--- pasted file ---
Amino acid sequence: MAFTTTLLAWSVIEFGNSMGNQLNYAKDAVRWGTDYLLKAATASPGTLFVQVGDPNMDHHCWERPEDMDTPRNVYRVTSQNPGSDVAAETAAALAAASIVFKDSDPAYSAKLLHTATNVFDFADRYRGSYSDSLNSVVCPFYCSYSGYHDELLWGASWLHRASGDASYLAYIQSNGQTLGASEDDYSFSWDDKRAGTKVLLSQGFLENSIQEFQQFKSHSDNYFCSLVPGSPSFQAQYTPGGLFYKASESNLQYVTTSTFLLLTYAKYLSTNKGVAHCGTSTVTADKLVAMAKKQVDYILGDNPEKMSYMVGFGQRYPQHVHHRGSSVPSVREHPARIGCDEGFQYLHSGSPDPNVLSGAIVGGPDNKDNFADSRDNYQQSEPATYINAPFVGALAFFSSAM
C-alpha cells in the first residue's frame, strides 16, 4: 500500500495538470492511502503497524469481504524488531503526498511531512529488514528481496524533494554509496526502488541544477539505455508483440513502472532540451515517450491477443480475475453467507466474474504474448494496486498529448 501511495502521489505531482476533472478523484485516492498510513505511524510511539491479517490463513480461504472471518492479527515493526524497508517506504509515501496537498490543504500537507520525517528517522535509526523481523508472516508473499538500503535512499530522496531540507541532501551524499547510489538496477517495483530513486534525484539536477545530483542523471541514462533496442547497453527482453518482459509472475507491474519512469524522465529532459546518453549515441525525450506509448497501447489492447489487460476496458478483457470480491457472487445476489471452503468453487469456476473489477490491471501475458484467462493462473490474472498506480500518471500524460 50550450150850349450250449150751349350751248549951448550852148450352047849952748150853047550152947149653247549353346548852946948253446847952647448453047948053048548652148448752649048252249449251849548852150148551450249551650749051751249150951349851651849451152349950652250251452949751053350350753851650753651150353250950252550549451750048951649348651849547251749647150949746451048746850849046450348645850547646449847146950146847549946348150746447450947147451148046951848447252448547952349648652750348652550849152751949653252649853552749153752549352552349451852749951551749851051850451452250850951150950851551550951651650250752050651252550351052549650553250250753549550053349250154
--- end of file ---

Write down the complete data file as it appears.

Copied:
Amino acid sequence: MAFTTTLLAWSVIEFGNSMGNQLNYAKDAVRWGTDYLLKAATASPGTLFVQVGDPNMDHHCWERPEDMDTPRNVYRVTSQNPGSDVAAETAAALAAASIVFKDSDPAYSAKLLHTATNVFDFADRYRGSYSDSLNSVVCPFYCSYSGYHDELLWGASWLHRASGDASYLAYIQSNGQTLGASEDDYSFSWDDKRAGTKVLLSQGFLENSIQEFQQFKSHSDNYFCSLVPGSPSFQAQYTPGGLFYKASESNLQYVTTSTFLLLTYAKYLSTNKGVAHCGTSTVTADKLVAMAKKQVDYILGDNPEKMSYMVGFGQRYPQHVHHRGSSVPSVREHPARIGCDEGFQYLHSGSPDPNVLSGAIVGGPDNKDNFADSRDNYQQSEPATYINAPFVGALAFFSSAM
C-alpha cells in the first residue's frame, strides 16, 4: 500500500495538470492511502503497524469481504524488531503526498511531512529488514528481496524533494554509496526502488541544477539505455508483440513502472532540451515517450491477443480475475453467507466474474504474448494496486498529448 501511495502521489505531482476533472478523484485516492498510513505511524510511539491479517490463513480461504472471518492479527515493526524497508517506504509515501496537498490543504500537507520525517528517522535509526523481523508472516508473499538500503535512499530522496531540507541532501551524499547510489538496477517495483530513486534525484539536477545530483542523471541514462533496442547497453527482453518482459509472475507491474519512469524522465529532459546518453549515441525525450506509448497501447489492447489487460476496458478483457470480491457472487445476489471452503468453487469456476473489477490491471501475458484467462493462473490474472498506480500518471500524460 50550450150850349450250449150751349350751248549951448550852148450352047849952748150853047550152947149653247549353346548852946948253446847952647448453047948053048548652148448752649048252249449251849548852150148551450249551650749051751249150951349851651849451152349950652250251452949751053350350753851650753651150353250950252550549451750048951649348651849547251749647150949746451048746850849046450348645850547646449847146950146847549946348150746447450947147451148046951848447252448547952349648652750348652550849152751949653252649853552749153752549352552349451852749951551749851051850451452250850951150950851551550951651650250752050651252550351052549650553250250753549550053349250154